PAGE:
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Monday - May 8, 2000

eCommerce Software Spending to will Continue Skyrocketing

Although the US market for packaged eCommerce software will reach $14.5 billion in 2003, user demand will force dramatic changes in how applications are built and purchased. According to a new Report from Forrester Research, Inc., firms will supplement an application-server-based commerce platform with complementary plug-in apps an approach Forrester terms "platform orchestration."

"By 2003, US consumers and businesses will spend $2 trillion over the Net. Online retail sales will hit $144 billion, and business-to-business sales will reach $1.8 trillion," said Eric Schmitt, analyst at Forrester Research. "To thrive in these competitive arenas, firms will need the software tools to promote brands, analyze trends, and capture market share, as well as the support tools to retain buyers -- all of which require a reliable, high-performance software infrastructure."

As firms build out their online businesses, several factors will cause software spending by US companies to grow from $3.1 billion in 1999 to $14.5 billion in 2003. eCommerce budgets will continue to rise as companies spend 1% of total revenues on eCommerce initiatives in 2003. Large companies will dominate the market, driving an average of 50% of all software spending through 2003, while smaller firms will choose to lease software from application service providers. Finally, whether by choice or market pressure, many firms will be forced to channel their eCommerce through third-party intermediaries, offloading investments in software to personalize, measure, and support nonstop eCommerce.

As companies increase their commitment to packaged software, they also increase the burden of integrating and managing multiple products. Forrester believes that decision-makers will seek out platform products instead of feature-rich, but proprietary, packages; platform products allow for deep customization as well as the flexibility to rapidly integrate new best-of-breed apps. Firms will also align corporate IT and business strategies to avoid duplicated efforts and incompatible systems.

Forrester believes that a single, dominant software strategy -- platform orchestration -- will emerge as firms synchronize IT and eBusiness efforts. Based on a core apps platform, an open and extensible standards framework, and plug-in component apps, platform orchestration enables firms to balance the need for constant innovation against the benefits of site longevity.

Tension between platforms and component apps will create friction in the packaged software market for the next four years as core apps subsume today's component apps. Even as consolidation narrows the field, new component categories will appear, resulting in a healthy ecosystem composed of a handful of dominant platform providers and dozens of component app vendors.

For the Report "Commerce Software Takes Off," Forrester examined the SEC filings of 60 software companies. To supplement these figures, Forrester also estimated the revenue of 33 of the largest privately held software companies. Respondents reported spending $24 million on eCommerce efforts in 1999 and expect to increase their spending to an average of $41 million in 2000.

Preparing for an IPO
The New York Law Journal has published a good article on the law when it comes to preparing for an IPO. According to the article:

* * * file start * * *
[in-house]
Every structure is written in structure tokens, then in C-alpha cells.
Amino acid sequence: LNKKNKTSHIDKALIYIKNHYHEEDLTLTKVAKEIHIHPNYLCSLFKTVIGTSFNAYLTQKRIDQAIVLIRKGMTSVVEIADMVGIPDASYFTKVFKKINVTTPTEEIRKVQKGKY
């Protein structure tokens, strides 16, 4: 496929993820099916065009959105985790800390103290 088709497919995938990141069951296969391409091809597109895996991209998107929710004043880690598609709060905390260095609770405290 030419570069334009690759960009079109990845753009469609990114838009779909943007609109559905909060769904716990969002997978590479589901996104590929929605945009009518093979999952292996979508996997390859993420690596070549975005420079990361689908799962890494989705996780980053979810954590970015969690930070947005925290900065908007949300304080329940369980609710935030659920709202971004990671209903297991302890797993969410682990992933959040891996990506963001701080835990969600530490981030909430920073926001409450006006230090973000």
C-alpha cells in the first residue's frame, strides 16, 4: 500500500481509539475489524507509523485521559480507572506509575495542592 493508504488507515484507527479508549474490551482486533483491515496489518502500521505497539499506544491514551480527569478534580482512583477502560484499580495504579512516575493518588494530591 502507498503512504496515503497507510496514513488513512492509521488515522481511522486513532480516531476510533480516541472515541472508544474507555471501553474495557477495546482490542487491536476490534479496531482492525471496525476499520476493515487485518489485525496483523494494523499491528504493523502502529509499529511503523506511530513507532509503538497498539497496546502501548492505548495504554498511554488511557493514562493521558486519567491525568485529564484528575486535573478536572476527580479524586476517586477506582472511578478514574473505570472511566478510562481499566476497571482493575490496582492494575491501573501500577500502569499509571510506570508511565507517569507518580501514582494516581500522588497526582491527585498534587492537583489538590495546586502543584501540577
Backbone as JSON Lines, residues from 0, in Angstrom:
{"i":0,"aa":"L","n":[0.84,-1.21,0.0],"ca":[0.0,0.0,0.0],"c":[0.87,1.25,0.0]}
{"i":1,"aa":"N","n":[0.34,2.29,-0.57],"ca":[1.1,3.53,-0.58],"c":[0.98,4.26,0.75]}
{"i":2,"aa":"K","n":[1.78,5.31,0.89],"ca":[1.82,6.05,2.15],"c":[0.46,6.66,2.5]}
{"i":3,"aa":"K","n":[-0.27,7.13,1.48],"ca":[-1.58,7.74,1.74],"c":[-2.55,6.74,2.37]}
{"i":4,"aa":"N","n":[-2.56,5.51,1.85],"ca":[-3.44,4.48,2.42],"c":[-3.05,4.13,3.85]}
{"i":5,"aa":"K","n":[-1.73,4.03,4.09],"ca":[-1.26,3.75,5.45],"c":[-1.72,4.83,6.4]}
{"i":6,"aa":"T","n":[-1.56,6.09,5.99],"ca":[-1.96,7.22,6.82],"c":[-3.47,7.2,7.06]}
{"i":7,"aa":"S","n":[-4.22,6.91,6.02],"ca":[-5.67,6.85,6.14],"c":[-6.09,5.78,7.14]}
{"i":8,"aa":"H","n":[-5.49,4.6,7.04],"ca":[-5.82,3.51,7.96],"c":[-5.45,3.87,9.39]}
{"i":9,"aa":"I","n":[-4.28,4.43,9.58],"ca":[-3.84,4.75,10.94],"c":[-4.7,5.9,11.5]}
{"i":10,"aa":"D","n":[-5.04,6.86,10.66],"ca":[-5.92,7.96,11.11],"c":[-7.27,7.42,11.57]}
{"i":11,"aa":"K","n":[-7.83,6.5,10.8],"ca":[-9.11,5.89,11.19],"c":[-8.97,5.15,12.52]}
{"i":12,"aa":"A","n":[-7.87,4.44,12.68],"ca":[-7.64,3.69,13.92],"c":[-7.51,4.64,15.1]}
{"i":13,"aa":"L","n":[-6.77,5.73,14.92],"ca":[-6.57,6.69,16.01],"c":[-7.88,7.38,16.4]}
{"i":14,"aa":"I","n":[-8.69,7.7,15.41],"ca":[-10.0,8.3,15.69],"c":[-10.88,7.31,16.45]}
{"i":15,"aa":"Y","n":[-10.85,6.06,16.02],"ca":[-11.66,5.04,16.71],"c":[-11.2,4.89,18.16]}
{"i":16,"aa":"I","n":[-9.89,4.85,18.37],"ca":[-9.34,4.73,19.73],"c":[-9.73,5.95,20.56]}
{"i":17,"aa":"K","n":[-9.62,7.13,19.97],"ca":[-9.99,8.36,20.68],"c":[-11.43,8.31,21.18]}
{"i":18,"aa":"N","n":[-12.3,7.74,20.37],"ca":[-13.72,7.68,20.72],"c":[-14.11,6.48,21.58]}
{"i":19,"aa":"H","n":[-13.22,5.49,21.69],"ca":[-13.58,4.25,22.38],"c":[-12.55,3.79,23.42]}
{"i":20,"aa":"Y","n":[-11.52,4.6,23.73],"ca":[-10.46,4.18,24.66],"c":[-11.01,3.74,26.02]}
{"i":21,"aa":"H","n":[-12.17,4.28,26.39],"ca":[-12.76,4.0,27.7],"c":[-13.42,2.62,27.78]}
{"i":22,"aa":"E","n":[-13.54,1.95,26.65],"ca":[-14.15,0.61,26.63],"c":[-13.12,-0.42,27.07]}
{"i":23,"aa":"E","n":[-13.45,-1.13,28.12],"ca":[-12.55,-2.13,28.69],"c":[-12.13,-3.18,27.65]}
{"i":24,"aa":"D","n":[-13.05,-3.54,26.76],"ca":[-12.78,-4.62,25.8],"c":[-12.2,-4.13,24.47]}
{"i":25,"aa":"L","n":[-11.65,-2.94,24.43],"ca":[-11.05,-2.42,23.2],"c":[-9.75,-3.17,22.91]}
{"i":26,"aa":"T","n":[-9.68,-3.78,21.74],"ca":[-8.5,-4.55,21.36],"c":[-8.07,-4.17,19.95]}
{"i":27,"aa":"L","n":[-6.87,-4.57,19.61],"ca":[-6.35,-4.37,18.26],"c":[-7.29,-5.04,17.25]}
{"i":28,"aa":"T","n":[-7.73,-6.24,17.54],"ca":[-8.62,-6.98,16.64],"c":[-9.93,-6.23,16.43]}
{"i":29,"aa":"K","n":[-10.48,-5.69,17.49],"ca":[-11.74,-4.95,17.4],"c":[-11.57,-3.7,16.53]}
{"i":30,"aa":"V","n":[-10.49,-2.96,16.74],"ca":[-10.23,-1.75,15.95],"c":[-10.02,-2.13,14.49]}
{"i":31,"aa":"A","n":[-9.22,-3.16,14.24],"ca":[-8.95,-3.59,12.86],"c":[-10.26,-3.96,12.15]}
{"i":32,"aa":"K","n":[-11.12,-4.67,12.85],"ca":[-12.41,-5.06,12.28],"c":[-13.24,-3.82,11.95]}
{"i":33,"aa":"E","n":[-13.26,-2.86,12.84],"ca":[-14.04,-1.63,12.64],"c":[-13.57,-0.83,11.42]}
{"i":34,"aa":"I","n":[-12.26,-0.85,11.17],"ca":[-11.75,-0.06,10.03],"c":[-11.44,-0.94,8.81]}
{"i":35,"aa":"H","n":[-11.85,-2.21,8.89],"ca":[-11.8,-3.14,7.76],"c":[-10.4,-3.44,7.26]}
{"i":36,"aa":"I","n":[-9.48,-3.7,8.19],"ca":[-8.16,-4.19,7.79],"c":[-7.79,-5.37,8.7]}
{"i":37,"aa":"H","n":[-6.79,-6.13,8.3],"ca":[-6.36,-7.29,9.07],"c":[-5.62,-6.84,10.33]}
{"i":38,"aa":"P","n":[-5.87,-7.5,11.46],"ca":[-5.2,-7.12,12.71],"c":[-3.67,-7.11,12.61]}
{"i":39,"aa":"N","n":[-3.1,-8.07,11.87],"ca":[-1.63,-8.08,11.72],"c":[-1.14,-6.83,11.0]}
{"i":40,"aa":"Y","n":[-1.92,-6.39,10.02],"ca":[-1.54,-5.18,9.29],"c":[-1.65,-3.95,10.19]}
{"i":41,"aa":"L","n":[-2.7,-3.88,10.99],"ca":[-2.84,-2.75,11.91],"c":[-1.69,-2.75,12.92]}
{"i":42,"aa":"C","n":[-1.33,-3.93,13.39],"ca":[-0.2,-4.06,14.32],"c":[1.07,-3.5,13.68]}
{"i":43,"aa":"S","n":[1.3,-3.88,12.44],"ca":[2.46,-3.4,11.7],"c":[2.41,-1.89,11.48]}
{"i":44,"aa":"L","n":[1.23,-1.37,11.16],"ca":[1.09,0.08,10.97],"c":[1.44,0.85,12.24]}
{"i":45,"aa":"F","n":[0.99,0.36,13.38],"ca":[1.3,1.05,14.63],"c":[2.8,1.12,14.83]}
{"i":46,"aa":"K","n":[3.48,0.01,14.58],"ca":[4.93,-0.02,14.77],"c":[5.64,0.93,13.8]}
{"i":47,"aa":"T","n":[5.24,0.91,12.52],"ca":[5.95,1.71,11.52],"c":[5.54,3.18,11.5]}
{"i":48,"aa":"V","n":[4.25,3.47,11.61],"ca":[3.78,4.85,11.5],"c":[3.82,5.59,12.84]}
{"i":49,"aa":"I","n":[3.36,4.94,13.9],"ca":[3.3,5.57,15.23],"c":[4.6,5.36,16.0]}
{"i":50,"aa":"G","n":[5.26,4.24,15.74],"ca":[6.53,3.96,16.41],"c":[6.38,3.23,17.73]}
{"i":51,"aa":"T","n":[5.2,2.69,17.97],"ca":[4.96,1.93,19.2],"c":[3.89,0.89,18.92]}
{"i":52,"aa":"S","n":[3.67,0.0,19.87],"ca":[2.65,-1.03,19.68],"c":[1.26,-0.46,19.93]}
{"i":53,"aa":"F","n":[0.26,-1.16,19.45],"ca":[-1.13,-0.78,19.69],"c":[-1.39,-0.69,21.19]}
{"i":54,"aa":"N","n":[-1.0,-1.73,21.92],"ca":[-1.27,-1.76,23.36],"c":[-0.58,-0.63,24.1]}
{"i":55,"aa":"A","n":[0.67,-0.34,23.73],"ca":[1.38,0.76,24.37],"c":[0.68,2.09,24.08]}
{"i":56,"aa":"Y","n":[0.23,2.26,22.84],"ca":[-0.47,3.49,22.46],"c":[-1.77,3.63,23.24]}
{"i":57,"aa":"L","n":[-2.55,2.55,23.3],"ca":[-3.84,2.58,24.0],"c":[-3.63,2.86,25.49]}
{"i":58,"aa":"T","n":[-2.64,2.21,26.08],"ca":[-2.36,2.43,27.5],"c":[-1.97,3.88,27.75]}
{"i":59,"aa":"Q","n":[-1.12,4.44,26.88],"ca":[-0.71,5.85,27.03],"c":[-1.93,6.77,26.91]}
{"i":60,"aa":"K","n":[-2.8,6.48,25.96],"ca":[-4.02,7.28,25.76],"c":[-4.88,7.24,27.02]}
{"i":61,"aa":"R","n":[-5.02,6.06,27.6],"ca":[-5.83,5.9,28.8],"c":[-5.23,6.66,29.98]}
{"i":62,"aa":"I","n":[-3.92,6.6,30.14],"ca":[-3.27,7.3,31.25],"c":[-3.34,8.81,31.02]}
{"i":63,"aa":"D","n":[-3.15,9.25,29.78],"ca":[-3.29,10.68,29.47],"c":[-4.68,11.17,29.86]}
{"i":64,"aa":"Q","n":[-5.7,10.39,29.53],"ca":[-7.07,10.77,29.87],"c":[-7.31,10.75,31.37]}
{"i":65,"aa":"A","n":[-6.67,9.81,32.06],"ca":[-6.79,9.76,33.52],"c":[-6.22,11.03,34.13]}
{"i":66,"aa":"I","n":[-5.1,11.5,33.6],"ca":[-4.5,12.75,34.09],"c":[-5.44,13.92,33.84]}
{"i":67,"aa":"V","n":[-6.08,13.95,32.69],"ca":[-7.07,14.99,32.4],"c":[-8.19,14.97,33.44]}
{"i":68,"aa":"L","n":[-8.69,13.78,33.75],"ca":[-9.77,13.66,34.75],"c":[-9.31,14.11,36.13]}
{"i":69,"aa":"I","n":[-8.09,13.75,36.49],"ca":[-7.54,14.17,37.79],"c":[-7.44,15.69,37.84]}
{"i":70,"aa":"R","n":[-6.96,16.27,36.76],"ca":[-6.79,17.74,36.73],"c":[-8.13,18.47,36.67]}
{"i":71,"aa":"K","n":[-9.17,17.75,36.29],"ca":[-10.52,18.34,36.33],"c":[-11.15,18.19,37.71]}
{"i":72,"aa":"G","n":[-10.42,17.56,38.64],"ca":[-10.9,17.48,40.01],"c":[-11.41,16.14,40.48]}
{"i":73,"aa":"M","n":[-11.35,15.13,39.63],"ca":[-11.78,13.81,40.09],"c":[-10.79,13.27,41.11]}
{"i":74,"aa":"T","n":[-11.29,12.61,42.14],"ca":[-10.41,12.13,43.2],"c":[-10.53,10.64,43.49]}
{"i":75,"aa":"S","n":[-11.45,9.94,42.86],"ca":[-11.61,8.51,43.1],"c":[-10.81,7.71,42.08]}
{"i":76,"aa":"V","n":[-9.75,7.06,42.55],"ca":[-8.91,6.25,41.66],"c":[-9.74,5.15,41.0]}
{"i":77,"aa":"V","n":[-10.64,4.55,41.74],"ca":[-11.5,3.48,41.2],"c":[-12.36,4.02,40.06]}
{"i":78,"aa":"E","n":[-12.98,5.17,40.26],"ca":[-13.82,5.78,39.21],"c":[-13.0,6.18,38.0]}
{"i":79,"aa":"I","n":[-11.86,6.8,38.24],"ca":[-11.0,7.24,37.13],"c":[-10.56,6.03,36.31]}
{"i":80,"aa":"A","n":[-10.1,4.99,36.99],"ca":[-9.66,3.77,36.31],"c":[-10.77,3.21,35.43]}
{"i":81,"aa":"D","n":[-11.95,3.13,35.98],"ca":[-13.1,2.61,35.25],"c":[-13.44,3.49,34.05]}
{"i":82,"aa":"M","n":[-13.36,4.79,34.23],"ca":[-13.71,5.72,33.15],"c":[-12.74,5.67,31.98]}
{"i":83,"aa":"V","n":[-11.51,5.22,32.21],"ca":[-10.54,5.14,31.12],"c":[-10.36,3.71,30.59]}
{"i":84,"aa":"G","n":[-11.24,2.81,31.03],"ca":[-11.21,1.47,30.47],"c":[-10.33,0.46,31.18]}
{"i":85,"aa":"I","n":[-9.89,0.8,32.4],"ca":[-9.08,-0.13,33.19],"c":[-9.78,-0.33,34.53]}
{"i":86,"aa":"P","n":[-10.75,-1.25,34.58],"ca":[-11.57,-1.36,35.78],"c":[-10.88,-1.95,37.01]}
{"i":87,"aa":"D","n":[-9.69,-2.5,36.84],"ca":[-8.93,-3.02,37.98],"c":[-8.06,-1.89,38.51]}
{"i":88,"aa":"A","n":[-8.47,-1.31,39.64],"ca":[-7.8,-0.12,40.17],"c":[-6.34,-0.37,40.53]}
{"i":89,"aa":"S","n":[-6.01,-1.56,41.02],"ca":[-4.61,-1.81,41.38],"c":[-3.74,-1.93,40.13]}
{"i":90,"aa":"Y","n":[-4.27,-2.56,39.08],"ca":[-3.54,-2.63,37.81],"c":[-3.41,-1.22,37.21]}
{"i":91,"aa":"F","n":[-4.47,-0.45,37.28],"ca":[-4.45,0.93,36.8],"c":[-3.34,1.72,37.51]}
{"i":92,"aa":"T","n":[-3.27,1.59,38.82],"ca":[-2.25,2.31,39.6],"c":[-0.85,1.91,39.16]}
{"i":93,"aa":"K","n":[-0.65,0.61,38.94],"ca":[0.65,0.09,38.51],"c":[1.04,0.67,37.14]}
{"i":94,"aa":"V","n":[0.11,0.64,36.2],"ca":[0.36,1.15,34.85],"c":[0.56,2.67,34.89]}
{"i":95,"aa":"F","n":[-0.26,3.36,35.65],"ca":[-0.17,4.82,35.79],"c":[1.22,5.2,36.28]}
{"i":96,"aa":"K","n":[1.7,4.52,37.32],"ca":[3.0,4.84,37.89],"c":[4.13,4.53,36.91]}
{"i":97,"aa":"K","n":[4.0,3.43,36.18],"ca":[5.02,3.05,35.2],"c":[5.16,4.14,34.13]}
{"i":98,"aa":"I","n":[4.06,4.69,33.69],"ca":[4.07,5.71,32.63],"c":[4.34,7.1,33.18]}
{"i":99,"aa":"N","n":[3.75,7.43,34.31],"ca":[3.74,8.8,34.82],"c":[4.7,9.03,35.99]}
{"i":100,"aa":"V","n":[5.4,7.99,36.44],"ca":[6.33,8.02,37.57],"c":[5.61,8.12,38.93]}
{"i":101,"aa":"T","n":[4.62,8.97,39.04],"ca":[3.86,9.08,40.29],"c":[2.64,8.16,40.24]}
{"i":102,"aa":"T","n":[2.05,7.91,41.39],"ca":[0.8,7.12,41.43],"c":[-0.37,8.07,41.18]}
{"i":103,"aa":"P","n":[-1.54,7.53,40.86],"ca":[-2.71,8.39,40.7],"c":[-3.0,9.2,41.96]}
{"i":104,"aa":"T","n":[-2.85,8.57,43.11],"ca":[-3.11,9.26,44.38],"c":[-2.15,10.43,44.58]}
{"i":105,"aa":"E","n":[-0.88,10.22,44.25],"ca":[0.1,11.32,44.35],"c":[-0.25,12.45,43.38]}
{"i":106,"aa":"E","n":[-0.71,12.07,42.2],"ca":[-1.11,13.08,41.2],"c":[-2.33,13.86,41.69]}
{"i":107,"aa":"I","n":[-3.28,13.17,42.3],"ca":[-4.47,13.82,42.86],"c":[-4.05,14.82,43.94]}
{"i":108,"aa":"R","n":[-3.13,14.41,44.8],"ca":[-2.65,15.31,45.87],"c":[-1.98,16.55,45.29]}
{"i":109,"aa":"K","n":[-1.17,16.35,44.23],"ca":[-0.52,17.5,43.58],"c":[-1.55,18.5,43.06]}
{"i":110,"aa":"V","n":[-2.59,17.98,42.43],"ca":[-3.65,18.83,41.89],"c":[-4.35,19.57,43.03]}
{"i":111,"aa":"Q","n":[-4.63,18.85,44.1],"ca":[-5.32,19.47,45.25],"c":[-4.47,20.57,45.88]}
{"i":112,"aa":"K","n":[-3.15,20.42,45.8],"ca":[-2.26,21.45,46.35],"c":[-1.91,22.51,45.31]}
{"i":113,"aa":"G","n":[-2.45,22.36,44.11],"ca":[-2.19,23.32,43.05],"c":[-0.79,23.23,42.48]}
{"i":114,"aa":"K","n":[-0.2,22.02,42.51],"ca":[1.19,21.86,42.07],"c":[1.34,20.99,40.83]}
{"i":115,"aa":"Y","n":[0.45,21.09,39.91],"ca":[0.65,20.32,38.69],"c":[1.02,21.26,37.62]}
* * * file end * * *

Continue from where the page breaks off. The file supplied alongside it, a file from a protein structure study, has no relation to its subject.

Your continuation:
" Young attorneys for fast-growing e-commerce and Internet companies know that the goal of many such businesses is to conduct an initial public offering and to do so as quickly as possible. An initial public offering is an attractive option for many Internet companies because it provides significant amounts of cash for operating purposes and ready access to the capital markets for future rounds of financing.

In addition, if a strong after-market develops for the company's shares, the founders and other insiders will have a liquid market in which they can eventually sell some or all of their shares. While the benefits of an initial public offering are well known to the founders and officers of e-commerce companies, the obligations and responsibilities that go along with being publicly traded are often overlooked.

Counsel for companies that plan to go public must make their clients aware of the significant responsibilities that are placed on the corporation, as well as on individual officers, directors and shareholders. Significant liability can be imposed for violations of the securities laws, and such considerations must be addressed early on to ensure that an initial public offering is the best alternative for a particular company.

For young lawyers working for new companies or for other attorneys curious about what such work entails this article will address the primary obligations imposed on the corporation after an initial public offering. My next article will address the obligations imposed on individual corporate officers and directors. Counsel should review these obligations with any company that is considering going public so as to ensure that the officers and directors know just what going public entails.

A publicly traded company is subject to various reporting, filing and disclosure requirements. These obligations arise primarily out of the Securities Act of 1933, the Securities Exchange Act of 1934 and the rules and regulations promulgated under these statutes by the U.S. Securities and Exchange Commission. Important obligations also arise out of the contract through which the company lists its shares for trading on a stock exchange, including the Nasdaq system..."

Click here for the full article. [Link no longer active]


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